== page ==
A <rx,ry rot,lrg,swp x,y>
Draw elliptical arc to the given point.

Close the path.

Alas, the beta version of FXG does not support the Arc segment type, which I suspect is due to lack of support for arbitrary arcs in the underlying Flash Player rendering engine but I don’t know for sure. Thankfully, Degrafa offers full arc support (thanks Greg!). If you really need to draw arcs in FXG, for stuff like pie wedges, and are unafraid of getting into a cage match with your trigonometry textbook, you can do a good job approximating arcs with cubic Bezier curves. Alternately, you can just use Degrafa once it gets ported to Flex 4. Lastly, using uppercase for the segment type specifies absolute coordinates. This is the format commonly used by Illustrator and Inkscape when exporting drawings to SVG. One can easily switch to relative coordinates by just switching the commands to lowercase, but I would try to avoid it if at all possible as it tends to make one’s head hurt.

The Many Shapes of a Square

All of the squares above, use this shorthand data:

M 0,0 L 100,0 L 100,100 L 0,100 z

First, a Move to set the pen at the origin. Then, a Line right to (100,0), followed by a Line down to (100,100), followed by a Line left to (0,100). Then, a close (z) to return to the origin.

I can drop the commas if I want:

M 0 0 L 100 0 L 100 100 L 0 100 z

Or drop all but the first Line to make a polyline:

M 0,0 L 100,0 100,100 0,100 z

Or use Horizontal Line and Vertical Line:

M 0,0 H 100 V 100 H 0 z

Or even use relative coordinate (which makes my head hurt a little):

m 0,0 l 100,0 l 0,100 l -100,0 z

Straight lines are cool, but the real fun in life lies in the curves. Cubic Bezier curves should be very familiar to anyone who’s used a vector drawing program. Let’s replace the first segment in our square with a cubic Bezier segment. Now, the SVG shorthand becomes:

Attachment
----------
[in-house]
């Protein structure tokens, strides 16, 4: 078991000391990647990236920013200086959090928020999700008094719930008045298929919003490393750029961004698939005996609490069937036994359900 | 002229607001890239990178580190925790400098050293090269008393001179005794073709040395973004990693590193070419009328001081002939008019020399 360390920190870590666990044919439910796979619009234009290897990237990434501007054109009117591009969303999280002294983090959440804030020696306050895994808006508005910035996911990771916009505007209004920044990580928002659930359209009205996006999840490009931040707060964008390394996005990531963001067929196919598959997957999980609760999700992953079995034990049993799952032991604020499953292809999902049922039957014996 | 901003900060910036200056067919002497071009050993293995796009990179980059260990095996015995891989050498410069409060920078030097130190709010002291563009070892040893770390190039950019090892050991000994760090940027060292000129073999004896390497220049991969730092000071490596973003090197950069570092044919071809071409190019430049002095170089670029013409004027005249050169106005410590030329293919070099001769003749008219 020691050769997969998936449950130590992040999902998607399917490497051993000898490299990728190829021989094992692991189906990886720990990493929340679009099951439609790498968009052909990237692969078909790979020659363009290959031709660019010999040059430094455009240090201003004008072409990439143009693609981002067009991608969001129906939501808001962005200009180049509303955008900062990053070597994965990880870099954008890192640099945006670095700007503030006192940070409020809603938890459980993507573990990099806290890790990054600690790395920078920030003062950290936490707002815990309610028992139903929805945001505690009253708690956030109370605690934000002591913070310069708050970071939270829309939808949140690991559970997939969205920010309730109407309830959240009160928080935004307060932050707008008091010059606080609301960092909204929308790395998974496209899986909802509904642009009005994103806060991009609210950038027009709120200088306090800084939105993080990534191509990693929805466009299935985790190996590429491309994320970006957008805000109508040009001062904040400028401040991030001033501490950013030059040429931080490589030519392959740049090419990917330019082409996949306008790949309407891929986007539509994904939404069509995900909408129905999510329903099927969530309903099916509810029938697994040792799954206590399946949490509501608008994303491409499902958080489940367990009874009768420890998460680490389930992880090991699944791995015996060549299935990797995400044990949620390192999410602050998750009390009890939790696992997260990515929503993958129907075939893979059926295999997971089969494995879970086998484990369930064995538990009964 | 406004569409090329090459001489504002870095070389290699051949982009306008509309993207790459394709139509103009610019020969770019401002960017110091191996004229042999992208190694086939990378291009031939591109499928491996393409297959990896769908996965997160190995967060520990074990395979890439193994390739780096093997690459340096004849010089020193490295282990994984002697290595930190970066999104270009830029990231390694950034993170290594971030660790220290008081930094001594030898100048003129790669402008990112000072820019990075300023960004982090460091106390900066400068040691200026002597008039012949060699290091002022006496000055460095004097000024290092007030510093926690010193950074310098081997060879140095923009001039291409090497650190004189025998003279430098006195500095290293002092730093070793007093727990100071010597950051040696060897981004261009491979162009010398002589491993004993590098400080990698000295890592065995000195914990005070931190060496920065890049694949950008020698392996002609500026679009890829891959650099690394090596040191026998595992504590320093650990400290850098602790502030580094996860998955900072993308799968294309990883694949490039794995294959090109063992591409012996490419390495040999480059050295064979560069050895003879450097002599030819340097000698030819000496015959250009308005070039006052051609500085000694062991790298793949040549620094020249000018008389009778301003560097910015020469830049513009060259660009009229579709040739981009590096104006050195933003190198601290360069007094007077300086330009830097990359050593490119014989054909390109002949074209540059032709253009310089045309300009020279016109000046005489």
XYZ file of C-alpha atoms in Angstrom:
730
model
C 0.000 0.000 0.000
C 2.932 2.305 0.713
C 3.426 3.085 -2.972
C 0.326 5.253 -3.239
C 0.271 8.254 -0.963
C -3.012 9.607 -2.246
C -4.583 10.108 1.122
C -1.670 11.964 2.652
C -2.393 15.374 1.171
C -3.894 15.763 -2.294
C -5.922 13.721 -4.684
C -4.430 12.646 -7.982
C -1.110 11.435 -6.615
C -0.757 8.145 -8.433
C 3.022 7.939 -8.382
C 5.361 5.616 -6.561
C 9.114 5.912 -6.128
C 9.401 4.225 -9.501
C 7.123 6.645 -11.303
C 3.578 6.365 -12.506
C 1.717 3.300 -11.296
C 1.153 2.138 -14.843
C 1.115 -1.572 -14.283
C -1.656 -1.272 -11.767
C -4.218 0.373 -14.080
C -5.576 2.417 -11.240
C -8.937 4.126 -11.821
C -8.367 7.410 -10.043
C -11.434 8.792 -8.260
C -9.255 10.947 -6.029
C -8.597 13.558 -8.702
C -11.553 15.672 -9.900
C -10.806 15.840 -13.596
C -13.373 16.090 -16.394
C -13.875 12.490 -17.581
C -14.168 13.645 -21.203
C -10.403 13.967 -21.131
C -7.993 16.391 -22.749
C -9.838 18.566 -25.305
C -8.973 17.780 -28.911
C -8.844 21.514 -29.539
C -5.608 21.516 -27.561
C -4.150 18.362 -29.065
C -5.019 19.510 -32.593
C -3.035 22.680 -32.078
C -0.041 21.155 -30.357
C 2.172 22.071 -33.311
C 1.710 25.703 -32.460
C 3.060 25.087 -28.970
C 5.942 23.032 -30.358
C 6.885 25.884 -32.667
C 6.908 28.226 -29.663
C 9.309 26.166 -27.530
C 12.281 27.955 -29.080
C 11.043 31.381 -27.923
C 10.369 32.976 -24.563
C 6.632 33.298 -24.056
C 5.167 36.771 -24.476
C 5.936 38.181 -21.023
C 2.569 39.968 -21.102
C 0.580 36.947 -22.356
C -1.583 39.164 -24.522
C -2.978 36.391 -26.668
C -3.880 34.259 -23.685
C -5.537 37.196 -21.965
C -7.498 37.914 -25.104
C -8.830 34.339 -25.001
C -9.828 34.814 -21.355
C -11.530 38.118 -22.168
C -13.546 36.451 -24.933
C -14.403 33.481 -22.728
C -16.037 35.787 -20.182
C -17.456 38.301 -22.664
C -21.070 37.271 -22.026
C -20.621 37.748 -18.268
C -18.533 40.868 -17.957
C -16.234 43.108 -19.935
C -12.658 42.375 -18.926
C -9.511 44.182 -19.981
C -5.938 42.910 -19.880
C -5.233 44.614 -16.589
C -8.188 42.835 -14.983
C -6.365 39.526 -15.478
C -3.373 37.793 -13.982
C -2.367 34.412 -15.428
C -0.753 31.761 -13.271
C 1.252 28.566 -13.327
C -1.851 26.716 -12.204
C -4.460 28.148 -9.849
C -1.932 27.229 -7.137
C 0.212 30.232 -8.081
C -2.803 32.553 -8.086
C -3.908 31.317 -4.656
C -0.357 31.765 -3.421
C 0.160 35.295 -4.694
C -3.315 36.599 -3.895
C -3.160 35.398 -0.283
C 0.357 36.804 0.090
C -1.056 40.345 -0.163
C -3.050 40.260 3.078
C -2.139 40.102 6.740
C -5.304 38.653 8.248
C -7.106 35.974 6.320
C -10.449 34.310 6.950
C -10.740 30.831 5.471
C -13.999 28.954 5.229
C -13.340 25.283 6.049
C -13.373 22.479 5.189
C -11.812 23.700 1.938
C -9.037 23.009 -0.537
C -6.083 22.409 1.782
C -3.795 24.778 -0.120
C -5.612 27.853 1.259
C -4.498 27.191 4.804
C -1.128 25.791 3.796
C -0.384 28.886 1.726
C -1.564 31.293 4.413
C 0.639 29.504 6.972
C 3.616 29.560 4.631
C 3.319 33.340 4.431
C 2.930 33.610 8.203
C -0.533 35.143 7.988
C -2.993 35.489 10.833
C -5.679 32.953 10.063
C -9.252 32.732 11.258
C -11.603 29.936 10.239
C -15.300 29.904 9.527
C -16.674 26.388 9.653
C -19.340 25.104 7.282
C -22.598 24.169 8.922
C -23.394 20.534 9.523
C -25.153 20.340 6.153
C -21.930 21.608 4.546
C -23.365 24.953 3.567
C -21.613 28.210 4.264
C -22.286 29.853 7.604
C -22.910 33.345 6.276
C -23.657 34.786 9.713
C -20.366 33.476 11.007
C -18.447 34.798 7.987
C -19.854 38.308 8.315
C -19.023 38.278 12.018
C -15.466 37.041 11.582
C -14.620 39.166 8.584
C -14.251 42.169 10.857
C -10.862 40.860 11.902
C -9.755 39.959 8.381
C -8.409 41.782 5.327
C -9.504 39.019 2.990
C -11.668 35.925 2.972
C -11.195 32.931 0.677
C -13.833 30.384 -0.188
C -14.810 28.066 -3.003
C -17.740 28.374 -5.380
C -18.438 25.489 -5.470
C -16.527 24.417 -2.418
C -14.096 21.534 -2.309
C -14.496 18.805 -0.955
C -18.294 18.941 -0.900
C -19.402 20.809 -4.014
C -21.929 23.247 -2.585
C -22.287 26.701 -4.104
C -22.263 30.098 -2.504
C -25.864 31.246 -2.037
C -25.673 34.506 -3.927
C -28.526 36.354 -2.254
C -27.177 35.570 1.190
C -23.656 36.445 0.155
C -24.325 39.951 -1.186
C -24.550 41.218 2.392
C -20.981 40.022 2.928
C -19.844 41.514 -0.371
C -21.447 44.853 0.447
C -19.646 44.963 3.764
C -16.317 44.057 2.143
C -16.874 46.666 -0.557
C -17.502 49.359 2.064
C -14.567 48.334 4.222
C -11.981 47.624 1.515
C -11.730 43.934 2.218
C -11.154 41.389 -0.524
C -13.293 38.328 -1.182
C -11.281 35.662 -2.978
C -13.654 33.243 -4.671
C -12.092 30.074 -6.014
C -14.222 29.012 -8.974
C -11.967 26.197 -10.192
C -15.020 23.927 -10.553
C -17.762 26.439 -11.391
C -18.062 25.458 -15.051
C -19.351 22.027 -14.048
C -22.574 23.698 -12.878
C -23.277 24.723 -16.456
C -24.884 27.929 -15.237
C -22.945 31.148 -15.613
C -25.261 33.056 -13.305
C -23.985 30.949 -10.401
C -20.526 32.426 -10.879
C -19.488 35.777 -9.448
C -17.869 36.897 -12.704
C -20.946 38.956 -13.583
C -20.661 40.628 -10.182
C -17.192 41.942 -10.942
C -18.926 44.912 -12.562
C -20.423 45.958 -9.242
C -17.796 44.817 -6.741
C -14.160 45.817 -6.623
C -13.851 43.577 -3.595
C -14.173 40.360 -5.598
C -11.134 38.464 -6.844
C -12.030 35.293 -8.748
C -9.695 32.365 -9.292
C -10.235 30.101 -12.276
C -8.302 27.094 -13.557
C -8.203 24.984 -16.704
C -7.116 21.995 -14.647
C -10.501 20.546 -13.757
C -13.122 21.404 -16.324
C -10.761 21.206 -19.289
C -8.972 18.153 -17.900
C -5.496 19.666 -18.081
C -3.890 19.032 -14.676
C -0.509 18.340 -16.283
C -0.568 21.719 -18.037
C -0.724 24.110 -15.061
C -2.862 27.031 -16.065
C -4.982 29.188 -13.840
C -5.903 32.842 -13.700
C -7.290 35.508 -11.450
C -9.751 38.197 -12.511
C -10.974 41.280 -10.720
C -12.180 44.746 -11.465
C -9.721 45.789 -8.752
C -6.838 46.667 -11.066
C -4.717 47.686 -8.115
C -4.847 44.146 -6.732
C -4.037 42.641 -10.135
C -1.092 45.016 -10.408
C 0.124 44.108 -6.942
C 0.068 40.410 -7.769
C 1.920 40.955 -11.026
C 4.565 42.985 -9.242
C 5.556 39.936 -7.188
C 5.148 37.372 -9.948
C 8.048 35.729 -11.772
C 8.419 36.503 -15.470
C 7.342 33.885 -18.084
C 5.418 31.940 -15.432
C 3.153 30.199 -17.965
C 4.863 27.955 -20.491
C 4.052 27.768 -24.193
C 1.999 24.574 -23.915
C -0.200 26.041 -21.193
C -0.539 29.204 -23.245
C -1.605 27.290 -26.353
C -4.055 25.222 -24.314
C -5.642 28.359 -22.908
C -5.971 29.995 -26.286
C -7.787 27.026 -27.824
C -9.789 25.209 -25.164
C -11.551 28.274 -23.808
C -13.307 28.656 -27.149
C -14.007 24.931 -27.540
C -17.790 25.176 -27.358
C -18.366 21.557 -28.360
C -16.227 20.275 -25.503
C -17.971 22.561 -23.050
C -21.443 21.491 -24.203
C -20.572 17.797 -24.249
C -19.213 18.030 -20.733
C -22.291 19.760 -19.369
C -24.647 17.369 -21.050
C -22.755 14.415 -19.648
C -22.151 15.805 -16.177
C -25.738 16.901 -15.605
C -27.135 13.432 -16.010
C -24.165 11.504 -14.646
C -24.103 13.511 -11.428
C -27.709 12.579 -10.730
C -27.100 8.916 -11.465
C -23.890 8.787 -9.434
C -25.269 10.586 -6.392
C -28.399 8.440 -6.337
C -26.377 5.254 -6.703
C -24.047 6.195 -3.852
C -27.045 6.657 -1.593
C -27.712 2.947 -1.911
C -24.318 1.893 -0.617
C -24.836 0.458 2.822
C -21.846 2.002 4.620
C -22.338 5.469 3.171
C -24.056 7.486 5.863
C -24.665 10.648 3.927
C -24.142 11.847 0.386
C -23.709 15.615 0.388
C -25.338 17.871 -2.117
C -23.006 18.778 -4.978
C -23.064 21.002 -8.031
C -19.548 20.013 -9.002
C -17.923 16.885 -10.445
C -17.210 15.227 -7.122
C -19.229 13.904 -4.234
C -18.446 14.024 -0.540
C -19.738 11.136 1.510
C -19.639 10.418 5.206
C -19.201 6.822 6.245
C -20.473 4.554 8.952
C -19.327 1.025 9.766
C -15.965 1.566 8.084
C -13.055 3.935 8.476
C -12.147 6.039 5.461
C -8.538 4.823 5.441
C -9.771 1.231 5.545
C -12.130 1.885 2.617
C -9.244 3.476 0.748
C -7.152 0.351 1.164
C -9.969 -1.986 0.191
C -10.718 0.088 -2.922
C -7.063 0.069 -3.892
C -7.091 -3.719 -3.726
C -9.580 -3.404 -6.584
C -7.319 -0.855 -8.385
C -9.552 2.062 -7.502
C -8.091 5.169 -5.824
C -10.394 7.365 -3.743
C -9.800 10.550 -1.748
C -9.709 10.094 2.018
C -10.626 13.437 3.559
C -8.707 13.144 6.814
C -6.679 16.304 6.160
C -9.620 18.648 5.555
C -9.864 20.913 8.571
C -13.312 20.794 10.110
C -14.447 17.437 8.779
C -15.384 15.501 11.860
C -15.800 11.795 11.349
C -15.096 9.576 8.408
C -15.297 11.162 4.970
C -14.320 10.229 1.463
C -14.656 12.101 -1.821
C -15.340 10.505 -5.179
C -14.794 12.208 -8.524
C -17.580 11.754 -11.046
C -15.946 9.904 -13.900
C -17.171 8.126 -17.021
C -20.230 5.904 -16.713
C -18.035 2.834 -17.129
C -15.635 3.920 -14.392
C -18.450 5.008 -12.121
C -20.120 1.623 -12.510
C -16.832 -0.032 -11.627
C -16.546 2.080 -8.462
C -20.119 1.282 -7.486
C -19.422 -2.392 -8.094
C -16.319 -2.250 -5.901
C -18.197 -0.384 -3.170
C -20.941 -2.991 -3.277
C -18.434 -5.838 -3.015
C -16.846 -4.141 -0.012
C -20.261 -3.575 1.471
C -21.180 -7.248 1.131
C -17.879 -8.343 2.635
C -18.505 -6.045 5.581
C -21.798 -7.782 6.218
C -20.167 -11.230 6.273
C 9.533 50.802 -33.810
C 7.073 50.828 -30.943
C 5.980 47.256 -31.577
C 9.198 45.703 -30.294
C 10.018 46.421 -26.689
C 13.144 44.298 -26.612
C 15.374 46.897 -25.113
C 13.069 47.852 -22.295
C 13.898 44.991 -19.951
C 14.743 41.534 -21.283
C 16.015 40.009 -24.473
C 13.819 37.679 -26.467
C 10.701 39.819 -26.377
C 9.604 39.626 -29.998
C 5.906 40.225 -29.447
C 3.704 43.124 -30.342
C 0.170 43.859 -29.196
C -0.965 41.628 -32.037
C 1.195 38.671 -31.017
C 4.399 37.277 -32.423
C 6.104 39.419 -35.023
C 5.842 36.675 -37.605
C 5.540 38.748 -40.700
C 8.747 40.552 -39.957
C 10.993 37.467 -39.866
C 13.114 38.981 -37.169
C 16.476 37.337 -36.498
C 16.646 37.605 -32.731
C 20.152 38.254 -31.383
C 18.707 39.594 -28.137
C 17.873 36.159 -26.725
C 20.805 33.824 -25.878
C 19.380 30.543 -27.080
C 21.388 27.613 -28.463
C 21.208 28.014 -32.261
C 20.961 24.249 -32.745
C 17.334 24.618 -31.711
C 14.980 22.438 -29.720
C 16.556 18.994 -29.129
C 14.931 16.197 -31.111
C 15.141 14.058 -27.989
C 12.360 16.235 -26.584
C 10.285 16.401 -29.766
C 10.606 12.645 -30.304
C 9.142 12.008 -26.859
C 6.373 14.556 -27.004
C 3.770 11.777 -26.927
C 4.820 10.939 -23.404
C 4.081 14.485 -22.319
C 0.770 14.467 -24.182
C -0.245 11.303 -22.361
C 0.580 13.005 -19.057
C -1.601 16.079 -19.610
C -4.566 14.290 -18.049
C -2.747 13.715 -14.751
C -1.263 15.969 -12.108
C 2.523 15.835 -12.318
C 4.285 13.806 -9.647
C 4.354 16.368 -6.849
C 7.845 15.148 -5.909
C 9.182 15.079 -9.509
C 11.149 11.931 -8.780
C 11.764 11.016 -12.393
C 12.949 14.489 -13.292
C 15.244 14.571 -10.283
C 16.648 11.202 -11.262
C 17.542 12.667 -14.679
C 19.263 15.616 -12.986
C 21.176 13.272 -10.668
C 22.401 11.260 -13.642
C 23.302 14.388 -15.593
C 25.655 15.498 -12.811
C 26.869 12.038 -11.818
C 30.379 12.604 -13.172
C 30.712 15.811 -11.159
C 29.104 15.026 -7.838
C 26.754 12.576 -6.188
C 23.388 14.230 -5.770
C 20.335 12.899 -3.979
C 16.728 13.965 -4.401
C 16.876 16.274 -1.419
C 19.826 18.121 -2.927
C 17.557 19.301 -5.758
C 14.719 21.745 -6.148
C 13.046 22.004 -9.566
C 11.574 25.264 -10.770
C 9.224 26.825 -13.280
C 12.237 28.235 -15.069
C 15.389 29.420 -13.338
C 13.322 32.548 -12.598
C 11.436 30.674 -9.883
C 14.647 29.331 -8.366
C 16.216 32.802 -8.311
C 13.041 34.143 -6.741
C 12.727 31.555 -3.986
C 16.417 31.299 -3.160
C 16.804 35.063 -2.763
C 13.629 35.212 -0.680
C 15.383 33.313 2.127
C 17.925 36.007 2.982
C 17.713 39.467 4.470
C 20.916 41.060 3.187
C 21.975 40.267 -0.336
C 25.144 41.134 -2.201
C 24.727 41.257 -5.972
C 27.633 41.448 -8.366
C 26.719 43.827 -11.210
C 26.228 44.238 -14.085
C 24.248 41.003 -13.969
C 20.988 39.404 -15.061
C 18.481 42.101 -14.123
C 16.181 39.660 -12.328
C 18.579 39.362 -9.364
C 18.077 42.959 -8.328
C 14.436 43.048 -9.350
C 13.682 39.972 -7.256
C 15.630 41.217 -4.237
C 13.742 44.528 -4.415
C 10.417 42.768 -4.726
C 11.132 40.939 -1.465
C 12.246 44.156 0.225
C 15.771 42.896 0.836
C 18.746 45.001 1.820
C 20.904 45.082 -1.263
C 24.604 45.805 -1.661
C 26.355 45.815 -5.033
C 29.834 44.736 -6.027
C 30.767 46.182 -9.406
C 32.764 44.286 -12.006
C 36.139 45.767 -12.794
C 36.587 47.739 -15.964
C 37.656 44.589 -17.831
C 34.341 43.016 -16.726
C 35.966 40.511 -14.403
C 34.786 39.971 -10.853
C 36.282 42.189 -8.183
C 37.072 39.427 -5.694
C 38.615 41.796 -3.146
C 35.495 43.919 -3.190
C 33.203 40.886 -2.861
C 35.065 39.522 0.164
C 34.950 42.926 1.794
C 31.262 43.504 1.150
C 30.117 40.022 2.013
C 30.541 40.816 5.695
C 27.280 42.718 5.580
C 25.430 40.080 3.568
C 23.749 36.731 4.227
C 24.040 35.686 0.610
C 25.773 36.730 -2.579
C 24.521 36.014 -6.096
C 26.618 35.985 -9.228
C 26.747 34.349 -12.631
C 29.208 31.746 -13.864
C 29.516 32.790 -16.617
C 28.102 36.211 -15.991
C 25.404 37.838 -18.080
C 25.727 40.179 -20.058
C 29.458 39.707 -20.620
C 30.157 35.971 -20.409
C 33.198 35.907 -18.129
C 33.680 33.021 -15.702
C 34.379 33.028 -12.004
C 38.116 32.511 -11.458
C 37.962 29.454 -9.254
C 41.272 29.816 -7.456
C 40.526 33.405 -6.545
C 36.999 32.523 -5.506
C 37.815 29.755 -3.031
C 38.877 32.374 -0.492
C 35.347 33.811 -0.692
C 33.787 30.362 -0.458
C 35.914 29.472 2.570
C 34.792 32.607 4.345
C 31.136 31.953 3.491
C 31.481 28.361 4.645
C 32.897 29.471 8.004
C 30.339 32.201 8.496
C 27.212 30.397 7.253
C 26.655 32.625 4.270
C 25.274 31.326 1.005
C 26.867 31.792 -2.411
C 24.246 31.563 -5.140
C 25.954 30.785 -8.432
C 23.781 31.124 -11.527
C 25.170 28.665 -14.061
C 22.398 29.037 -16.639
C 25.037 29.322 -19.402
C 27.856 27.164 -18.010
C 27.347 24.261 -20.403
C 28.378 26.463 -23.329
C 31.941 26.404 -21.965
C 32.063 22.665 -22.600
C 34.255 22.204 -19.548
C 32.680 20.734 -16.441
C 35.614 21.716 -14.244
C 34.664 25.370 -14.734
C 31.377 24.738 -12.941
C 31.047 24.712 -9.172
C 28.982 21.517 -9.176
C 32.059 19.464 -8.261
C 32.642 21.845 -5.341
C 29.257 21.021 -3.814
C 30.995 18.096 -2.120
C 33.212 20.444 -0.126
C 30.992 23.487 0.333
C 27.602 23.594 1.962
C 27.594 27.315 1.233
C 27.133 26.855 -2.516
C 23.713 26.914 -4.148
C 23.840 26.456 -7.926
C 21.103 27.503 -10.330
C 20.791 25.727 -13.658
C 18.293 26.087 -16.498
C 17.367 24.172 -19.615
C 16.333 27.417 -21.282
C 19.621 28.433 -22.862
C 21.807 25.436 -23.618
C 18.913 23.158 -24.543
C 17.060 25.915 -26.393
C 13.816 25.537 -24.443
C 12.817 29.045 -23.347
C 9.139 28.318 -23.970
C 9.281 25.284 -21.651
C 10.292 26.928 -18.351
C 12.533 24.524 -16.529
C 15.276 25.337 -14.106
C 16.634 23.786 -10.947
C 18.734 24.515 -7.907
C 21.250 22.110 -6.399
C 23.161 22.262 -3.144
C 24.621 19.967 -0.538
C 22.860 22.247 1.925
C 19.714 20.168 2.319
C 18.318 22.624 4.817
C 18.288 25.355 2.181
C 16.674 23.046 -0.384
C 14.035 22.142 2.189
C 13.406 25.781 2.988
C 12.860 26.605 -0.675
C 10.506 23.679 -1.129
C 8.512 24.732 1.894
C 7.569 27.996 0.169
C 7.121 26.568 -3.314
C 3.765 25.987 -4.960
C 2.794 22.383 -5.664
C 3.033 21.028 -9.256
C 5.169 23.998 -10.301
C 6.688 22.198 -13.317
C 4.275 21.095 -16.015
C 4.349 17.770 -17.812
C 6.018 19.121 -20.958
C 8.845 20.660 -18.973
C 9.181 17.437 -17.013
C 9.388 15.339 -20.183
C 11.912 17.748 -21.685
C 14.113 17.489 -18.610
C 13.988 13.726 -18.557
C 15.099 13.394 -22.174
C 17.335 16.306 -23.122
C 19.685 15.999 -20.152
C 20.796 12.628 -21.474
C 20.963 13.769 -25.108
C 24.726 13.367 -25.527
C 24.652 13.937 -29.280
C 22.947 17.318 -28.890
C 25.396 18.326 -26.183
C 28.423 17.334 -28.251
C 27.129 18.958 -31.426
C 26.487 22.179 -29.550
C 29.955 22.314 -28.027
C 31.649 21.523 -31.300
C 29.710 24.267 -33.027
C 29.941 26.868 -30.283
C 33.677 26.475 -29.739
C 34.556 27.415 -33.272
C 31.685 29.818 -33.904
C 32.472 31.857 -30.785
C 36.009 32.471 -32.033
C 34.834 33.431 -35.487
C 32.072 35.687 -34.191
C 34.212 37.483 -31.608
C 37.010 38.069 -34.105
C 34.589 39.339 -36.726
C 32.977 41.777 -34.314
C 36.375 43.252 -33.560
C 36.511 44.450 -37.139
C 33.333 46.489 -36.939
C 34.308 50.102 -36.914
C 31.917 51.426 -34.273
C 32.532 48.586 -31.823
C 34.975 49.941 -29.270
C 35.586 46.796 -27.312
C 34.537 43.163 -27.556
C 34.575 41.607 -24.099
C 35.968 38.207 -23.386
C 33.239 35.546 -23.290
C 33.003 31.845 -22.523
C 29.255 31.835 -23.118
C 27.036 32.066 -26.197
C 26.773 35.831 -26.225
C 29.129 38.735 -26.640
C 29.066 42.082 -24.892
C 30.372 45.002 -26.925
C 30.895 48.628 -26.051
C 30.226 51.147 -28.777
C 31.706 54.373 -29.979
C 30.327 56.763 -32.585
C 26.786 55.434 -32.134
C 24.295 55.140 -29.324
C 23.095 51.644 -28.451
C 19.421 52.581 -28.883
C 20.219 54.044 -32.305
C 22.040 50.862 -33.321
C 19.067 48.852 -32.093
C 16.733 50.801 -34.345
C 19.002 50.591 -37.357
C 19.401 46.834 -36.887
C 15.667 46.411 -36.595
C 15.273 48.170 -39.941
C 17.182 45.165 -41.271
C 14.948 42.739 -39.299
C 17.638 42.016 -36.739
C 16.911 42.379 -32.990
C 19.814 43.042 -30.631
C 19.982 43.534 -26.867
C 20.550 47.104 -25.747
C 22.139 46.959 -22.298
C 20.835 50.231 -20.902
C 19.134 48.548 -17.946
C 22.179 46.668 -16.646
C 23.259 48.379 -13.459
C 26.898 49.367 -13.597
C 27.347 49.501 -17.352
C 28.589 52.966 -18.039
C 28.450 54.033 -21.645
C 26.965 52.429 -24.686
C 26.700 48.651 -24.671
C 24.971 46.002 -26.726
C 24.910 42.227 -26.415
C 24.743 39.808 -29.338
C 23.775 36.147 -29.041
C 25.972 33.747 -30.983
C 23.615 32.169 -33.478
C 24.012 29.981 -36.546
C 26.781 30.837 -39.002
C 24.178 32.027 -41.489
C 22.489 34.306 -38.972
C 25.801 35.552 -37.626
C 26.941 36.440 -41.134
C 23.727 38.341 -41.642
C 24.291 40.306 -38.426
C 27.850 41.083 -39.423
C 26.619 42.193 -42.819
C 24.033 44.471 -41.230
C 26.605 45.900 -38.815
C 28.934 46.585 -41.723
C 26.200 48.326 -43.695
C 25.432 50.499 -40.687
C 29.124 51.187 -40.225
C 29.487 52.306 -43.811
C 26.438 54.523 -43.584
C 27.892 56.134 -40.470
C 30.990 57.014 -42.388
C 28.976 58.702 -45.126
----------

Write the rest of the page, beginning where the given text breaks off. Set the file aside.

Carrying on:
M 0,0 C 25,-25 50,25 100,0 L 100,100 L 0,100 z

When rendered, we get this:


The shorthand command says curve to (100,0), but start out heading towards control point #1 at (25,-25) and end up coming in from control point #2 at (50,25).


Again, let’s replace the first segment in our square with an arc segment. Now, the SVG shorthand becomes:

M 0,0 A 50,25 0 0,1 100,0 L 100,100 L 0,100 z

When rendered, we get this:


The shorthand command says arc to (100,0), with an x-radius of 50 and a y-radius of 25, with a rotation of 0. The large-arc and sweep flags are a little confusing so you’ll want to review the SVG Spec, § 8.3.8 if you need to get down and dirty with arcs.


I’m a firm believer in “right tool for the job.” So, when in comes to getting SVG path data into Flex, I’m definitely going to use Illustrator or Inkscape as much as possible, and in the future I might just use Catalyst for everything. But there are a few important situations where the Flex developer absolutely must know SVG. First, if you want to do any kind of path morphing (like this), you’ll need precision control over your path segments. And second, if you want to do any dynamic path generation (like building a multi-level radial menu on the fly – which sounds like a good topic for a future post), you’ll need to manually construct your SVG paths.